RIAA, Tenenbaum file-sharing case back in the limelight

Joel Tenenbaum seemingly made an enemy for life of the music industry in 2007 when he became the lone defendant in a piracy case which saw five of the world’s largest record labels demanding compensation.

In 2009 after Judge Nancy Gertner found Tenenbaum guilty of copyright infringement, a jury settled on a sizable damages figure for the Massachusetts man: $675,000 — or $22,500 for each of the 31 songs Tenenbaum downloaded. A year later, the same judge overruled the hefty punishment, calling it “unconstitutionally excessive.” Instead, Tenenbaum was ordered to pay $67,500, or $2,250 a song.

The case is now back in court as Tenenbaum appeals for an even lesser figure to pay.

Three judges heard both sides of the case in Boston yesterday to determine just how much Tenenbaum should pay for his crime.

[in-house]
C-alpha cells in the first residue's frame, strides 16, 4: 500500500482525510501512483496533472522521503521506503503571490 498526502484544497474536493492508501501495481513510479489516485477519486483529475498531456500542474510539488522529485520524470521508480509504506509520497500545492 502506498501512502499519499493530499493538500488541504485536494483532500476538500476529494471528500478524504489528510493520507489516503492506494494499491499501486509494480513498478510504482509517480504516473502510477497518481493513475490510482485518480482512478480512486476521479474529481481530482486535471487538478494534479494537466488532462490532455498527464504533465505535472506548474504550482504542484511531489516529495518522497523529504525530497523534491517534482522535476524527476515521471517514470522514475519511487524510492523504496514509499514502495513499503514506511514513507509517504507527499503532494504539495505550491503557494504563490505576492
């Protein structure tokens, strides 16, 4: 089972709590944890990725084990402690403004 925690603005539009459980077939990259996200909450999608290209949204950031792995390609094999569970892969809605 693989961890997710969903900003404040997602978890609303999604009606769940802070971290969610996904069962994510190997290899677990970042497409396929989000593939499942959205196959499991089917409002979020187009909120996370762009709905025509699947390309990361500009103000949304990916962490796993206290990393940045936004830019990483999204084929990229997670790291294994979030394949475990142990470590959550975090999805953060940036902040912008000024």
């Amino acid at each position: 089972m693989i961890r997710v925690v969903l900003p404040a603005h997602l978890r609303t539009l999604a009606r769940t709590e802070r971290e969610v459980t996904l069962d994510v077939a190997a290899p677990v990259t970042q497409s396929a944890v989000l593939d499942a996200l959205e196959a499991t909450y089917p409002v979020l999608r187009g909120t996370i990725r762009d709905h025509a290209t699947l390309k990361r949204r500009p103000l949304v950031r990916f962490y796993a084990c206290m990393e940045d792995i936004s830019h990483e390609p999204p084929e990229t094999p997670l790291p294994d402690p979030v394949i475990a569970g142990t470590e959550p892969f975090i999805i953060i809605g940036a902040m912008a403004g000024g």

RIAA, Tenenbaum file-sharing case back in the limelight

In lieu of $67,500, Tenenbaum’s lawyers believe he should only pay $30. Considering how much singles on legit music services like iTunes go for these days, if the defendant’s offer is approved by the First Circuit Court of Appeals Tenenbaum will literally get off for the price of a song — or, in this case, around 30 of them. A point not lost on Tenenbaum, apparently.

Speaking to the Boston Herald, Tenenbaum claims $67,500, though much less than the original figure, remains excessive. “These damages are still absurd,” he said. “When you consider that you can buy these songs for 99 cents each on iTunes, anything along those lines would seem a lot more in touch with reality. If the court wants to award damages for a punitive effect, how about 30 songs times $3.”

The lawyer for the plaintiffs point to Tenenbaum’s “willful conduct” as fair justification for a high damages figure, noting that despite advice to the contrary the defendant continued to engage in illicit activities. Almost comically, one of the judges admits he doesn’t quite understand how the particular type of infringement even works – which precludes a humorous explanation on peer-to-peer technology. The 45-minutes-long hearing is available at the court’s website here.

A ruling by the court has yet to be delivered.